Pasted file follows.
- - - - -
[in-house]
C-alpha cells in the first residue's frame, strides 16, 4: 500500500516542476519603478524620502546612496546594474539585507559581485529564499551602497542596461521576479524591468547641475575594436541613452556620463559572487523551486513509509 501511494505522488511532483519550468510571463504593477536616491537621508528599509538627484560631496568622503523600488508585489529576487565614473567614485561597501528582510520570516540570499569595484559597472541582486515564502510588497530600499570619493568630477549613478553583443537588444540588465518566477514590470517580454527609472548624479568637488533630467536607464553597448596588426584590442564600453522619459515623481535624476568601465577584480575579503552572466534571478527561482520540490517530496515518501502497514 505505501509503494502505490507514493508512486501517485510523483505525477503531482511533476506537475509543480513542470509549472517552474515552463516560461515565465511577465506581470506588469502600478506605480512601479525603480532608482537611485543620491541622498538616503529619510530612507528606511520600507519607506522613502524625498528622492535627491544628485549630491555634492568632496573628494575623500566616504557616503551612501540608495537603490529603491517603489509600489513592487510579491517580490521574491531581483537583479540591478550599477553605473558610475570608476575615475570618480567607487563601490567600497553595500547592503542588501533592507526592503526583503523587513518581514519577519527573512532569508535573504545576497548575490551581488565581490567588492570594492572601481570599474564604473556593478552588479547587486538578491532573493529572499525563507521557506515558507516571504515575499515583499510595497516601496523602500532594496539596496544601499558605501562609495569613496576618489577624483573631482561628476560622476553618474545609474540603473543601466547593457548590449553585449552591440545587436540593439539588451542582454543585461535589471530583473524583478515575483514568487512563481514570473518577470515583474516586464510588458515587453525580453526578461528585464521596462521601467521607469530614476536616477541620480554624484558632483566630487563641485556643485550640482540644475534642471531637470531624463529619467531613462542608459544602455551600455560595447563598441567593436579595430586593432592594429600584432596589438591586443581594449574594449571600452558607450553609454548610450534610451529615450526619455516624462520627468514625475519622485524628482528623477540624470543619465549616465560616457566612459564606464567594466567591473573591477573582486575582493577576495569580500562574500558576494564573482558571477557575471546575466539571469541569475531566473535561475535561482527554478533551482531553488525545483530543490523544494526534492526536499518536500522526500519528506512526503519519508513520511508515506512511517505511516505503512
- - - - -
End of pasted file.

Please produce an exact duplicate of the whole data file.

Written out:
[in-house]
C-alpha cells in the first residue's frame, strides 16, 4: 500500500516542476519603478524620502546612496546594474539585507559581485529564499551602497542596461521576479524591468547641475575594436541613452556620463559572487523551486513509509 501511494505522488511532483519550468510571463504593477536616491537621508528599509538627484560631496568622503523600488508585489529576487565614473567614485561597501528582510520570516540570499569595484559597472541582486515564502510588497530600499570619493568630477549613478553583443537588444540588465518566477514590470517580454527609472548624479568637488533630467536607464553597448596588426584590442564600453522619459515623481535624476568601465577584480575579503552572466534571478527561482520540490517530496515518501502497514 505505501509503494502505490507514493508512486501517485510523483505525477503531482511533476506537475509543480513542470509549472517552474515552463516560461515565465511577465506581470506588469502600478506605480512601479525603480532608482537611485543620491541622498538616503529619510530612507528606511520600507519607506522613502524625498528622492535627491544628485549630491555634492568632496573628494575623500566616504557616503551612501540608495537603490529603491517603489509600489513592487510579491517580490521574491531581483537583479540591478550599477553605473558610475570608476575615475570618480567607487563601490567600497553595500547592503542588501533592507526592503526583503523587513518581514519577519527573512532569508535573504545576497548575490551581488565581490567588492570594492572601481570599474564604473556593478552588479547587486538578491532573493529572499525563507521557506515558507516571504515575499515583499510595497516601496523602500532594496539596496544601499558605501562609495569613496576618489577624483573631482561628476560622476553618474545609474540603473543601466547593457548590449553585449552591440545587436540593439539588451542582454543585461535589471530583473524583478515575483514568487512563481514570473518577470515583474516586464510588458515587453525580453526578461528585464521596462521601467521607469530614476536616477541620480554624484558632483566630487563641485556643485550640482540644475534642471531637470531624463529619467531613462542608459544602455551600455560595447563598441567593436579595430586593432592594429600584432596589438591586443581594449574594449571600452558607450553609454548610450534610451529615450526619455516624462520627468514625475519622485524628482528623477540624470543619465549616465560616457566612459564606464567594466567591473573591477573582486575582493577576495569580500562574500558576494564573482558571477557575471546575466539571469541569475531566473535561475535561482527554478533551482531553488525545483530543490523544494526534492526536499518536500522526500519528506512526503519519508513520511508515506512511517505511516505503512